The developer’s job is to create services that solve various business and technical problems. And the ops team spends time figuring out how to run those services on available computing infrastructure like hardware, OS, and so on. The ops team’s job is a never-ending task.
This is where serverless computing comes into play. It makes sure that teams stay focused on creating impactful services and code, eliminating the need to manage the underlying hardware and infrastructure. Providers like Google, AWS, Cloudflare, and Fastly provide serverless products where they fully manage the infrastructure on the customer’s behalf. However, serverless does not really mean the elimination of servers.
More specifically, serverless computing aims to provide backend services on an as-used basis. In this execution model, cloud providers dynamically allocate and charge only for the used storage and resources needed to run code. Servers are still involved but their maintenance and provisioning are entirely handled by the provider.
Traditionally, you have to patch, monitor, and update your application continuously to avoid unpredictable errors that can jeopardize your production, if overlooked. You are solely responsible for the complete functioning and maintenance of servers, which can distract you from the core development.
When you go serverless, you no longer have to be concerned about underlying servers as the vendor handles it entirely for you.
Another important thing to note here is that Functions-as-a-Service (FaaS) and serverless are often confused with each other. In reality, FaaS is a subset of serverless. Serverless focuses on any service category, be it storage, database, or compute, where end-users cannot see the configuration and management of servers.
In contrast, FaaS is one of the most central technologies in serverless architectures. It focuses on event-triggered computing paradigm wherein application code only runs in response to requests or events.
Here is an overview of the topmost serverless computing vendors. This is going to help you decide the best service as per your unique business and application needs.
Google Cloud Functions
Cloud Functions is a FaaS, or more specifically, an event-triggered serverless computer service by Google Cloud. It lets you run your code locally or in the cloud without requiring servers. You can create sing-purpose functions linked to events emitted from the cloud.
Triggering any event activates Google Cloud Functions, and your code runs in a fully-managed cloud environment. So, you don’t have to be concerned about maintenance, additional infrastructure, security, and updates.
With Cloud Functions, developers gain scalable computing power to run code in response to the Firebase and Google Cloud events.
Firebase apps use Cloud Functions uniquely to meet their unique requirements. Some use cases include:
- Notify users when something interesting happens.
- Perform database sanitization and maintenance.
- Execution of intensive tasks in the cloud but not on your app.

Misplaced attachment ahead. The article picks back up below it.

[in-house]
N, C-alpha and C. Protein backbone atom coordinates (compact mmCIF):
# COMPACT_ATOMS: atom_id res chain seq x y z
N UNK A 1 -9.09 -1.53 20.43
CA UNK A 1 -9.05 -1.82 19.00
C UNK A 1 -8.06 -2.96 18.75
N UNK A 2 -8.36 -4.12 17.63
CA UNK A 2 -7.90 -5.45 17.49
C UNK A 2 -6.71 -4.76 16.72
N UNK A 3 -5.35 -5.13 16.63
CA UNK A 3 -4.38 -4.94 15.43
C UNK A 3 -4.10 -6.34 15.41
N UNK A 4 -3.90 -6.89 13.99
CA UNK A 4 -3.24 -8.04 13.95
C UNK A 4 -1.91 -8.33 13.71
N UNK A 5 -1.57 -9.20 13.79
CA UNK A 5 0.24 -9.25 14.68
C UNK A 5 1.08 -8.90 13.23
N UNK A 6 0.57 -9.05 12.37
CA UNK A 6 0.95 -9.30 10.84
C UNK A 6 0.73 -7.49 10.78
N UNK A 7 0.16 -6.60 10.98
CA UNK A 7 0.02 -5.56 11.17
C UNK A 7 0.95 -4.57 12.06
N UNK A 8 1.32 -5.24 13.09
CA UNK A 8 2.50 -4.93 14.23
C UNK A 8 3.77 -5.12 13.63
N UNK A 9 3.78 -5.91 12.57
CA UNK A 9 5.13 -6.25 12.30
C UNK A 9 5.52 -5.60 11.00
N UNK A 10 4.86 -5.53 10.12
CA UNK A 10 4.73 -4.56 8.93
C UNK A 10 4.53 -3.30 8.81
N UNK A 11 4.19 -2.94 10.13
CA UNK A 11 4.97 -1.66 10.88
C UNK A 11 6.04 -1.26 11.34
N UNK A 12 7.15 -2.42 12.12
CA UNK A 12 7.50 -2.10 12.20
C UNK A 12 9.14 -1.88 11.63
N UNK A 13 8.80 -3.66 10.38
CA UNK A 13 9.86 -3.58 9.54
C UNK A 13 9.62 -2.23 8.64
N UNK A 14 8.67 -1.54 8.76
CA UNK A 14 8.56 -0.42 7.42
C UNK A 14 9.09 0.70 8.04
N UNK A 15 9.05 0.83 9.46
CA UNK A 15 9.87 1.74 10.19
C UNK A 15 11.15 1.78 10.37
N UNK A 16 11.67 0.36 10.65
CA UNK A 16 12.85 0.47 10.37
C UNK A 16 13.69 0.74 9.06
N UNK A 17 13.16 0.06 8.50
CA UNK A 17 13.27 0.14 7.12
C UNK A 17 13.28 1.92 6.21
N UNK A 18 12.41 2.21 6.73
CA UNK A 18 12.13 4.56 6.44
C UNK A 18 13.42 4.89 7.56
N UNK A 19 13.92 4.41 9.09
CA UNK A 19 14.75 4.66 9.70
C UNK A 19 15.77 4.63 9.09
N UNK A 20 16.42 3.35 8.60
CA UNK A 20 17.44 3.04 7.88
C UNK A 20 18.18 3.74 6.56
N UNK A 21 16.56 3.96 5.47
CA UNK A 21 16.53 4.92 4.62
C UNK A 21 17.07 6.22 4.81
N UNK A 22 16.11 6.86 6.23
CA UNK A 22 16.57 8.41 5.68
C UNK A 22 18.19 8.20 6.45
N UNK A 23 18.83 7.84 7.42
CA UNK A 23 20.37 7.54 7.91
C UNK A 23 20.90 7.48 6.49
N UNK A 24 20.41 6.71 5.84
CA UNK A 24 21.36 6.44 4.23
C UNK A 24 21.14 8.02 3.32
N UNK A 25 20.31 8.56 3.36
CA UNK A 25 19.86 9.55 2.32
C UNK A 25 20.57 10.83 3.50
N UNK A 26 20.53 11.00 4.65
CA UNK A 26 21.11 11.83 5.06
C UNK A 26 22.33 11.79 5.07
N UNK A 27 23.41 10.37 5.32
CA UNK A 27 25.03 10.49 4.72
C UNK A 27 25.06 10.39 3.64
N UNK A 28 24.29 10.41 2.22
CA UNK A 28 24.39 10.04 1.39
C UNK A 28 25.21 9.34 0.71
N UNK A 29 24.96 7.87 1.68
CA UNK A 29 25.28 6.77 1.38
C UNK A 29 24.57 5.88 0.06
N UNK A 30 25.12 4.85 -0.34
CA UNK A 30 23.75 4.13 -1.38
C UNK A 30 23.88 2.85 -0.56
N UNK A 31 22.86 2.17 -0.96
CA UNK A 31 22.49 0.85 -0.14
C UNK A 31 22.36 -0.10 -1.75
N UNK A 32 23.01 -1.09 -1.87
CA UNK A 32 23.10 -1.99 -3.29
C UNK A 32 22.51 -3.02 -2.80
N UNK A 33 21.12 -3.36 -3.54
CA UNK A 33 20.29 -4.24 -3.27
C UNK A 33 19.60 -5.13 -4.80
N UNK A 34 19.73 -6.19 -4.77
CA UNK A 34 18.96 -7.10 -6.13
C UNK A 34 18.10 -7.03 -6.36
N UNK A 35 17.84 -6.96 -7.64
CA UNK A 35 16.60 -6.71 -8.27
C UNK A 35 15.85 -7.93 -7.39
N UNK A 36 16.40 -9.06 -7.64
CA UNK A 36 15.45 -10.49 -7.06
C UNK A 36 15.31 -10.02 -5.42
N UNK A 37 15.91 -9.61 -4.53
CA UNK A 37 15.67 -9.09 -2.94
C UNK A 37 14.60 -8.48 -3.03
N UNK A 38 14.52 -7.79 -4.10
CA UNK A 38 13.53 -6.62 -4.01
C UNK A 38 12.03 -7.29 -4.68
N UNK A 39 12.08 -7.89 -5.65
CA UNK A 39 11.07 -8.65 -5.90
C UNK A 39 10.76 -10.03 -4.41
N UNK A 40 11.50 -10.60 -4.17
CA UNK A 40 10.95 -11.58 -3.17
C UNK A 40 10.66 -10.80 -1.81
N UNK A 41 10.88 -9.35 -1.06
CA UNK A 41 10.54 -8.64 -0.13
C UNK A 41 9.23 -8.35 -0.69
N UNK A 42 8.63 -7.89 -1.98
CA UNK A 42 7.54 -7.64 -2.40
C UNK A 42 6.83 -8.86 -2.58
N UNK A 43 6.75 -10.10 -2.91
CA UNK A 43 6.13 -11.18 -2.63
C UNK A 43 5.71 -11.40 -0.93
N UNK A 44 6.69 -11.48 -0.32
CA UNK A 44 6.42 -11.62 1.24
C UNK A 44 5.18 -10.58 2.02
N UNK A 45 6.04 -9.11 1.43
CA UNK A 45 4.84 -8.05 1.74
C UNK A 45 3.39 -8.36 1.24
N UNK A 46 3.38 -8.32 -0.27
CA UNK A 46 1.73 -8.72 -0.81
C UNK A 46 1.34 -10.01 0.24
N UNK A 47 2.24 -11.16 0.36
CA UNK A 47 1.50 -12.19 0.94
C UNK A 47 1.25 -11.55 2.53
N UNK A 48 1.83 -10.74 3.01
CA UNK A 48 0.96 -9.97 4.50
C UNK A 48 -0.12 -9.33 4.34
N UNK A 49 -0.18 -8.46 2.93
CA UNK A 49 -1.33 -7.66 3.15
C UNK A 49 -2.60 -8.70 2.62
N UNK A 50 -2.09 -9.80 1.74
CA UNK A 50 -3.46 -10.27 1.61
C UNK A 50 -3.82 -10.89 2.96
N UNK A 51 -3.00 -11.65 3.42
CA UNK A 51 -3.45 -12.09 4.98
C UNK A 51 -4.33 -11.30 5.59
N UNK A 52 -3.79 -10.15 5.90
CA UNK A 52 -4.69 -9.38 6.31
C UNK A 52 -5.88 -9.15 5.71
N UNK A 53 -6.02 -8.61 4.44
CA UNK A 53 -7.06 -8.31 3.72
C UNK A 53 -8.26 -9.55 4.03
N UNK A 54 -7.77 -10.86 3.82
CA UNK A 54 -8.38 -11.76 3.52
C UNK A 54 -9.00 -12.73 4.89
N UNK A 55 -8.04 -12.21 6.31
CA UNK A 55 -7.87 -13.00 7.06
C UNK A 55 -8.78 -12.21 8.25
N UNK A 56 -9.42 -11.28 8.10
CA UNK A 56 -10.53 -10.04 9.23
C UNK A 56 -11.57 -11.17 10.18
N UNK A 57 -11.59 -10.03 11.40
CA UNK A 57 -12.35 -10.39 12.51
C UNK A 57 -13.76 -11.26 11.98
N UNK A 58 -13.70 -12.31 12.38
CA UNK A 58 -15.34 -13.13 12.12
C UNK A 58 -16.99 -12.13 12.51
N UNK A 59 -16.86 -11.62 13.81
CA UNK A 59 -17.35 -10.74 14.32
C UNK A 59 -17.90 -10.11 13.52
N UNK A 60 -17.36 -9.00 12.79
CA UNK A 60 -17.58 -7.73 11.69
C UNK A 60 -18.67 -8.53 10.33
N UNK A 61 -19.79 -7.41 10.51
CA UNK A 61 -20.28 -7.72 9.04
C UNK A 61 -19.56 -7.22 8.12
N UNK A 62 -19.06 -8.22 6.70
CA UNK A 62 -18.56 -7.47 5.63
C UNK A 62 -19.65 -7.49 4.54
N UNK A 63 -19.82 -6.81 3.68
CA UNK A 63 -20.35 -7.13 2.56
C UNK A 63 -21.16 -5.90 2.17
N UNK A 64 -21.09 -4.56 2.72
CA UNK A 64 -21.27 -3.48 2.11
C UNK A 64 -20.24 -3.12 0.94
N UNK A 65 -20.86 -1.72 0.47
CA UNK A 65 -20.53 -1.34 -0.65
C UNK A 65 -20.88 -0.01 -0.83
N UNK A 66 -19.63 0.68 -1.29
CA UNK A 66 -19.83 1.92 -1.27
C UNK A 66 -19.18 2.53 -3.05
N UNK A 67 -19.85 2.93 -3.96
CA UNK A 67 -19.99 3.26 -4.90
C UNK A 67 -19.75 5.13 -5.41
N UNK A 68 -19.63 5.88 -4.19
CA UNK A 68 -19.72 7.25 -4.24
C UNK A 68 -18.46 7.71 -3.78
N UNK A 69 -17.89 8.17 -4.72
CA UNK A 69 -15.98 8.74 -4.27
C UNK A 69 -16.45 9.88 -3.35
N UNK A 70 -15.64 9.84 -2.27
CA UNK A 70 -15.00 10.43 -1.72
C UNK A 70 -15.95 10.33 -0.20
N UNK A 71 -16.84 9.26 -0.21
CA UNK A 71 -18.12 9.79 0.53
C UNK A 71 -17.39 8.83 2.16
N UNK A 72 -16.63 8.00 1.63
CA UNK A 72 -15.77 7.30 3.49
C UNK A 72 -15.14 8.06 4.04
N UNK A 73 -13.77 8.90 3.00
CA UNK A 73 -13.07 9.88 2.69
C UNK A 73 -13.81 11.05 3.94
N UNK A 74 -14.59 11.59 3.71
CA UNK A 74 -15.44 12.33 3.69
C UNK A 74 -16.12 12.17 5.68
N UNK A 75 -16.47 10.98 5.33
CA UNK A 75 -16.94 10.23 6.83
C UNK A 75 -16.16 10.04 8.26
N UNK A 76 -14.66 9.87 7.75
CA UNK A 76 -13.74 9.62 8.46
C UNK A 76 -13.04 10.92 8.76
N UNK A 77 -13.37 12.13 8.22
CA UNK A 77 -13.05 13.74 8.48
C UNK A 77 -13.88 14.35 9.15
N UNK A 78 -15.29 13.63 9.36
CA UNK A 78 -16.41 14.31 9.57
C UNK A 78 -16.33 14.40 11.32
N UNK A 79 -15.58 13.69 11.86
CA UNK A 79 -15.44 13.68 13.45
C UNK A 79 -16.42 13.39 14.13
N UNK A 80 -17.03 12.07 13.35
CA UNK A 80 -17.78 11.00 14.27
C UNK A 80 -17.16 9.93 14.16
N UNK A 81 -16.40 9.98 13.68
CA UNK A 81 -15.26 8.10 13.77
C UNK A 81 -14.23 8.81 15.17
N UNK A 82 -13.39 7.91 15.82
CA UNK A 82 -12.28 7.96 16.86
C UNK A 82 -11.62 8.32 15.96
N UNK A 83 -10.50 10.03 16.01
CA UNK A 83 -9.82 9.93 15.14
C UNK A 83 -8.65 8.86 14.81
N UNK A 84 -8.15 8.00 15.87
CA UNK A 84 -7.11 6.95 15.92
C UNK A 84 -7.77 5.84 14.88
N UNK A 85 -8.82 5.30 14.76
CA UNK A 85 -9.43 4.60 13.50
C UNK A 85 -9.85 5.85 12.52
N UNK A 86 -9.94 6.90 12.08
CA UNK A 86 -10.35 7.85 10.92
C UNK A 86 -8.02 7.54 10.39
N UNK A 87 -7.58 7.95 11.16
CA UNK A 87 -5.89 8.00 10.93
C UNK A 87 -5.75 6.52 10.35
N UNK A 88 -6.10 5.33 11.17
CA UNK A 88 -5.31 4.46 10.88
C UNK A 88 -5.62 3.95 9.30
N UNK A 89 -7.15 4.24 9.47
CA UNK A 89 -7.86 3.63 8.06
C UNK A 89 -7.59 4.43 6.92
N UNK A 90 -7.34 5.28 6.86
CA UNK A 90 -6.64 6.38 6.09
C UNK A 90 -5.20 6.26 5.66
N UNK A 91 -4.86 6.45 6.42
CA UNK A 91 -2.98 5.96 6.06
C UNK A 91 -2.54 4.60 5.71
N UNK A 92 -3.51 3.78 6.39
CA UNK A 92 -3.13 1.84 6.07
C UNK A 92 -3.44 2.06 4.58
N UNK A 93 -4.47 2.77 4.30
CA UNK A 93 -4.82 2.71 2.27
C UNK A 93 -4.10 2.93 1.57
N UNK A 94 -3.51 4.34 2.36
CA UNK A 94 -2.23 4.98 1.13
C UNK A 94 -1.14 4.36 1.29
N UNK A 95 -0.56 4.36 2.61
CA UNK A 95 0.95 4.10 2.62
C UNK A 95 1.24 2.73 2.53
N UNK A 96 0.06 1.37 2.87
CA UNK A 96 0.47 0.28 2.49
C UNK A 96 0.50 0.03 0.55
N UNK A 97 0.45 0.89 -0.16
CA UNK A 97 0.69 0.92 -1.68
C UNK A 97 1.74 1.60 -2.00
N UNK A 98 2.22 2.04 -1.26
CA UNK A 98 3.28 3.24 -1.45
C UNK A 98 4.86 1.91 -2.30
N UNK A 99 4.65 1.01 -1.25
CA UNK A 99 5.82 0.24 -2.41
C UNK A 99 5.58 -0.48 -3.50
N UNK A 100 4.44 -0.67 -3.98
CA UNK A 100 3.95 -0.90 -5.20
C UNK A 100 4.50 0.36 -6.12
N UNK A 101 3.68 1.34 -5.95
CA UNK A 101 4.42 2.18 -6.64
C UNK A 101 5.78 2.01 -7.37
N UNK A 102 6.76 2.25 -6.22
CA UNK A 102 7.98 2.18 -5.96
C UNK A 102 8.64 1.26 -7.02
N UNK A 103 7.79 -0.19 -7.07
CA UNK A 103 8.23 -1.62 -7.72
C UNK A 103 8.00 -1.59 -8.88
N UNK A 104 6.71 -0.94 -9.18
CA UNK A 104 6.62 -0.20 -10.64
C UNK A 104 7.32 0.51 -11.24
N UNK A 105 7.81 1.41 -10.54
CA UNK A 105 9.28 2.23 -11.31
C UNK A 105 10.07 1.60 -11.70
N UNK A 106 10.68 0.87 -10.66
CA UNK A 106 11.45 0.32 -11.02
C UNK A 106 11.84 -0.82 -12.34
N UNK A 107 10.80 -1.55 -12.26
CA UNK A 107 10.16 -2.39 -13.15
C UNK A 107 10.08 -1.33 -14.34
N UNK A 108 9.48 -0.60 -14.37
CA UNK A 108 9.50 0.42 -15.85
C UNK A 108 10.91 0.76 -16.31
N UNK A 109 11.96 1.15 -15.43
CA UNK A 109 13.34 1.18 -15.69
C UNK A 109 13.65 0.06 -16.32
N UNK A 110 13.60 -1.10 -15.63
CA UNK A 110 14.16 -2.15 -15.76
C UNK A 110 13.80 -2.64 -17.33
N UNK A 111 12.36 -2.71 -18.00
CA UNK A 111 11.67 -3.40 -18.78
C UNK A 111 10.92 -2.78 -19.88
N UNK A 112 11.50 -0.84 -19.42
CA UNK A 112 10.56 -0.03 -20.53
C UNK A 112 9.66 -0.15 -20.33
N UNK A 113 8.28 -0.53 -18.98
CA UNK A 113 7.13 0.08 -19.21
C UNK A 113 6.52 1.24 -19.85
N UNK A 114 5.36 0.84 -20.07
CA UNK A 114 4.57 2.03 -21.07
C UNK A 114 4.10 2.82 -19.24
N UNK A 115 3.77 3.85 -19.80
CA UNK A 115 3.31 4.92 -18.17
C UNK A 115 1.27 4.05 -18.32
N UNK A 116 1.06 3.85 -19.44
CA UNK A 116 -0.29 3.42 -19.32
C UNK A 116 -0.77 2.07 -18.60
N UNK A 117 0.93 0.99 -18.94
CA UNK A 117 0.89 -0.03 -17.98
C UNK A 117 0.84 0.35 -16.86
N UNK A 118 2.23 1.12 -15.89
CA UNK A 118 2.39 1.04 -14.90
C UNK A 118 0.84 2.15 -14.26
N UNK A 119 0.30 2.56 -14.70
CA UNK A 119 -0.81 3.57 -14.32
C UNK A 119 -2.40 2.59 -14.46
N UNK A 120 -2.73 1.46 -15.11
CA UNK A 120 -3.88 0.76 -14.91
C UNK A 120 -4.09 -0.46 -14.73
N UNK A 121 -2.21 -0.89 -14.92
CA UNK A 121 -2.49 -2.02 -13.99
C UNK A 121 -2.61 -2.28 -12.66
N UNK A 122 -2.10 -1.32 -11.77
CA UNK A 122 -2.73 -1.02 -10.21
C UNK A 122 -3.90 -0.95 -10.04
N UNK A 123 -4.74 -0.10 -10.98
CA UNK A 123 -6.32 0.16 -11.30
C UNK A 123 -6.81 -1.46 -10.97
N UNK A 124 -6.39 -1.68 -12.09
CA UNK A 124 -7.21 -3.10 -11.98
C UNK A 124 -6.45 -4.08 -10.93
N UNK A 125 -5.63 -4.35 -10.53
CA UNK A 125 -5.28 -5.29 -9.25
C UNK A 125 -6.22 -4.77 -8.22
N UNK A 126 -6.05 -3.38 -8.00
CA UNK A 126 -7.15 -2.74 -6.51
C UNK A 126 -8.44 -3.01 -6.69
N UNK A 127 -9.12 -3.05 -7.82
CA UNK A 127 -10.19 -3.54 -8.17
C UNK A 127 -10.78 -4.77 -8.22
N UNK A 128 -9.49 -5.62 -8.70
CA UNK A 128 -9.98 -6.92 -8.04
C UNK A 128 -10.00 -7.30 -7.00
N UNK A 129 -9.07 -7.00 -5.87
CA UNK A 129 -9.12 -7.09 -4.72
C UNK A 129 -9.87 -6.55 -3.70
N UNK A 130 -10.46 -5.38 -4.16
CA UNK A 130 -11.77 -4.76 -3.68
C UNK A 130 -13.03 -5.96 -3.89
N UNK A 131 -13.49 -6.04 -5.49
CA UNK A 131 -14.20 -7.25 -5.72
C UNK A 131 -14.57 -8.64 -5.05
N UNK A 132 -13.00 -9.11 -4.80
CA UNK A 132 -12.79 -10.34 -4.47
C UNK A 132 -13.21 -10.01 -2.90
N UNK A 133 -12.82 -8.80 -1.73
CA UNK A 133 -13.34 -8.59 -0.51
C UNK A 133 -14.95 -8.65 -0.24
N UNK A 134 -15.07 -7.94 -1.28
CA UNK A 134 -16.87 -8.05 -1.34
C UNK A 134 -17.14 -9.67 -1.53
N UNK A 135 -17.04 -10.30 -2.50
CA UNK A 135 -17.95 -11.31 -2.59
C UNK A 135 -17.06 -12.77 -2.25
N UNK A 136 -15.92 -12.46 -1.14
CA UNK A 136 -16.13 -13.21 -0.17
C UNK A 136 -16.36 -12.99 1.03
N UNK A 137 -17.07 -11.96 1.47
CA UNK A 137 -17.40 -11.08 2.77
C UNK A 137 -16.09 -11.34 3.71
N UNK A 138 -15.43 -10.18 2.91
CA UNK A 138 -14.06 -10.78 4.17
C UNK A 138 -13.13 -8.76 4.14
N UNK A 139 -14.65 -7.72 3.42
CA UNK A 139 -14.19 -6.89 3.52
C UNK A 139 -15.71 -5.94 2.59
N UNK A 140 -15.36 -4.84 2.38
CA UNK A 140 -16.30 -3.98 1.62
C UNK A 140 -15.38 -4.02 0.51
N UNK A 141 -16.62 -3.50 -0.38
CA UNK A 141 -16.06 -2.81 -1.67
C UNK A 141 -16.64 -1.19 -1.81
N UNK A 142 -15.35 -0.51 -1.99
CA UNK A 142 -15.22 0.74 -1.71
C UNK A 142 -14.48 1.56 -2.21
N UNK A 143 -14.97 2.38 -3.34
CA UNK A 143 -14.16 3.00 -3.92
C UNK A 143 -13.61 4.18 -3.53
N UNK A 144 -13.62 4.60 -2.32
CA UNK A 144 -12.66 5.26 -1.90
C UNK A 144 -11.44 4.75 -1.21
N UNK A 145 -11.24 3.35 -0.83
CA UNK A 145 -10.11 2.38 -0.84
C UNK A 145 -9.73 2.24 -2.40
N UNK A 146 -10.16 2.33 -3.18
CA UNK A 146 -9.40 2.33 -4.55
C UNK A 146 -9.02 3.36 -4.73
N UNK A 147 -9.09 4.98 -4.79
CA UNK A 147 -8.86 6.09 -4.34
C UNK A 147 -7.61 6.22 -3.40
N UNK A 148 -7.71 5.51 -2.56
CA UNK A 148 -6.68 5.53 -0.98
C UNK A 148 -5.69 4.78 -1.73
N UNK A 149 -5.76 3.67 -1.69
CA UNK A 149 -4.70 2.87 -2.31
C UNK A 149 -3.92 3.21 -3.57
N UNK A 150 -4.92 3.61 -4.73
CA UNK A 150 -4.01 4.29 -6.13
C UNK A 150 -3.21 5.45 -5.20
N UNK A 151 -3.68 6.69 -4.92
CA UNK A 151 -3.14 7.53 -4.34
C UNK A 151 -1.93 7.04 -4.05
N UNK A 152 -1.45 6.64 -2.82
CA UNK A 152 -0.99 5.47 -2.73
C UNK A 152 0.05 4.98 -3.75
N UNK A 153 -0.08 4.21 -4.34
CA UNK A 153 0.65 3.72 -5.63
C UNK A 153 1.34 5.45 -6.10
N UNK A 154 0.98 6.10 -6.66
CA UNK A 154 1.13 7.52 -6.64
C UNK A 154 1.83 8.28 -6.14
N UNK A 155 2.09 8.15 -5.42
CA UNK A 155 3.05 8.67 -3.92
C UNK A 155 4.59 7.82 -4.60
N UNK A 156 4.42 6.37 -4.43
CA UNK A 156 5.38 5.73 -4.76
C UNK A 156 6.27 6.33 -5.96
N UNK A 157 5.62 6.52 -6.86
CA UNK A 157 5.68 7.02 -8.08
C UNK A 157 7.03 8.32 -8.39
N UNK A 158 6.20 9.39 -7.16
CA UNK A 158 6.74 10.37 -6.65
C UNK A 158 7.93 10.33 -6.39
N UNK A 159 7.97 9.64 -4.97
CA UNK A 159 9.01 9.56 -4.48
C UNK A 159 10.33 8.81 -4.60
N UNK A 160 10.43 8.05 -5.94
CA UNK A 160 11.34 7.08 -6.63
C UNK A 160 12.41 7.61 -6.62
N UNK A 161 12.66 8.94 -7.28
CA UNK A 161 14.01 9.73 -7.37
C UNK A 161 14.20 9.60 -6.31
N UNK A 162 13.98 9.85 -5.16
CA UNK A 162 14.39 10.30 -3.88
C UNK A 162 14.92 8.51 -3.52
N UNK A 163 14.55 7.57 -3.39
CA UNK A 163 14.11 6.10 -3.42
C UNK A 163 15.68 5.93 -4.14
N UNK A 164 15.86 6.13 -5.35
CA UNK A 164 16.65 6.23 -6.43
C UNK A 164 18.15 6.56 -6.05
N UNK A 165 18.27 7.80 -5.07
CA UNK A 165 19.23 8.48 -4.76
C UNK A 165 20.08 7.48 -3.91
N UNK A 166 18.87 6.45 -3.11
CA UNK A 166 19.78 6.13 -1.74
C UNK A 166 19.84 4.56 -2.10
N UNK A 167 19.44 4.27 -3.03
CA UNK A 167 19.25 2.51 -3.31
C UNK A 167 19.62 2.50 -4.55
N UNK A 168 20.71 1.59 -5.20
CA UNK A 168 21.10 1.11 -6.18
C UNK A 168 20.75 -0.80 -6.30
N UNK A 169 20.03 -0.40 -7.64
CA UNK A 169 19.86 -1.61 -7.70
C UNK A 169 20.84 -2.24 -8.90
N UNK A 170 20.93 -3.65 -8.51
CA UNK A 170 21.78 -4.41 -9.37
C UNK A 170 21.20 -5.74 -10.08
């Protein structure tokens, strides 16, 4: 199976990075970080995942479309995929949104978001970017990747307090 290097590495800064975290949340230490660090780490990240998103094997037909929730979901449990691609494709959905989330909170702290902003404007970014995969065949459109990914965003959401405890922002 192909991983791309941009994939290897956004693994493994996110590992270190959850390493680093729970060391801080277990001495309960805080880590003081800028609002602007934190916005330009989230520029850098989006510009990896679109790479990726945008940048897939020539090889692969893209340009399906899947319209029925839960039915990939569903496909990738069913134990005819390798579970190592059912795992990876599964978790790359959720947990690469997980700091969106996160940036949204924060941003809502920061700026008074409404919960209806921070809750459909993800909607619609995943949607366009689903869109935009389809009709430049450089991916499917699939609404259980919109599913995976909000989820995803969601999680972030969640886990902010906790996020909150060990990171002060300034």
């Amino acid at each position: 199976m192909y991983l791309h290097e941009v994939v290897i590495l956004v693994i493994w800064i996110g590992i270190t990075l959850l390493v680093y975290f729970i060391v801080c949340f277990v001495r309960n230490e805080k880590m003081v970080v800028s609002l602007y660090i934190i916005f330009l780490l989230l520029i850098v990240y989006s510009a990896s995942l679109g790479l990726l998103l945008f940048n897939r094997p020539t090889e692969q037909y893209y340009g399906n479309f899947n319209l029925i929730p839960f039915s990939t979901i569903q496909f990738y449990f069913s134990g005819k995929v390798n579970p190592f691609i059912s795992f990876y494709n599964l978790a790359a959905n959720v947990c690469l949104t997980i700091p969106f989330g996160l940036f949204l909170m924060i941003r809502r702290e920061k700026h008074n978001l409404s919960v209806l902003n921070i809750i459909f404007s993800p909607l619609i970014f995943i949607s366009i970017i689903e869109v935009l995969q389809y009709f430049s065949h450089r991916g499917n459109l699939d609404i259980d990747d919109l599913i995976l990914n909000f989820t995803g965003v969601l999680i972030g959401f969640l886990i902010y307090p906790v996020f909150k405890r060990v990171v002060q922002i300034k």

- Integrate with third-party services and APIs.
Key Features/Benefits of Google Functions
The top benefits and key features of Google Cloud Functions are:
Improved and simplified developer experience
Cloud Functions offers an intuitive and simple developer experience. Write and run small code snippets in response to requests or events that let you code faster. Connect to Google Cloud via triggers to streamline orchestration problems.
Build complex applications
Treat all Firebase, Google Cloud, Google Assistant, and third-party cloud services fundamentally. With Cloud Functions, you can extend these services with code, and quickly move from ideation to application production.
Develop end-to-end complex solutions using Cloud Functions and other Google Cloud services, including Pub/Sub, Cloud Scheduler, Cloud Tasks, Firestore, Cloud ML, BigQuery, and Vision API. You can also integrate with third-party services that provide webhook integrations to quickly add advanced capabilities to your application.
Pay Per Use
Cloud Functions charge you for the execution time of your function. You are charged nothing when the function does nothing. Cloud Functions are responsible for automatic spin up and down in a response to requests or events.
Run your functions in multiple environments using FaaS and prevent lock-in. Environments that support include Cloud Run, Cloud Functions, Cloud Run for Anthos, K-native based serverless environments, etc.
Get full diagnosability for your application with Cloud Debugger and Cloud Trace. Also, get support for local and disconnected debugging/development by using the open sourced functions framework.
Google Cloud Functions do not require scaling management because it can automatically scale your application. The code runs parallel and processes the income triggers only.
However, at the same time, Google Function comes with architectural complexity that can make the complete architecture a bit difficult to understand.
Also, though there are many tools to debug Cloud Functions, they can be hard to debug.
AWS Lambda is another event-driven computer service that lets you run code without managing servers. It runs code on serverless computer infrastructure and administers the underlying platform, including capacity provisioning, automatic scaling, code monitoring and logging, and maintenance of the server and operating system.
You simply upload the code on the serverless system and configure how and when to invoke it. AWS Lambda automatically runs code in response to multiple events, such as updating tables in Amazon DynamoDB, object modifications in Amazon S3 buckets, and Amazon API Gateway.
Introducing AWS Lambda functions
A Lambda function refers to the code you run on AWS Lambda. Once you create the function, you can trigger it anytime. In addition to the code, every function includes associated configuration information, such as resource requirements and the function name.
A stateless Lambda function can launch as many copies of itself as needed to scale to the incoming events.
Lambda Runtime Environment
One of the biggest advantages is when you execute functions, Lambda manages resources provisioning requires to run your code. These resources include Amazon Kinesis stream, Amazon S3 bucket, Amazon SNS notification, or Amazon DynamoDB table. So, developers can stay focused on writing code and business logic rather than being occupied with administering systems.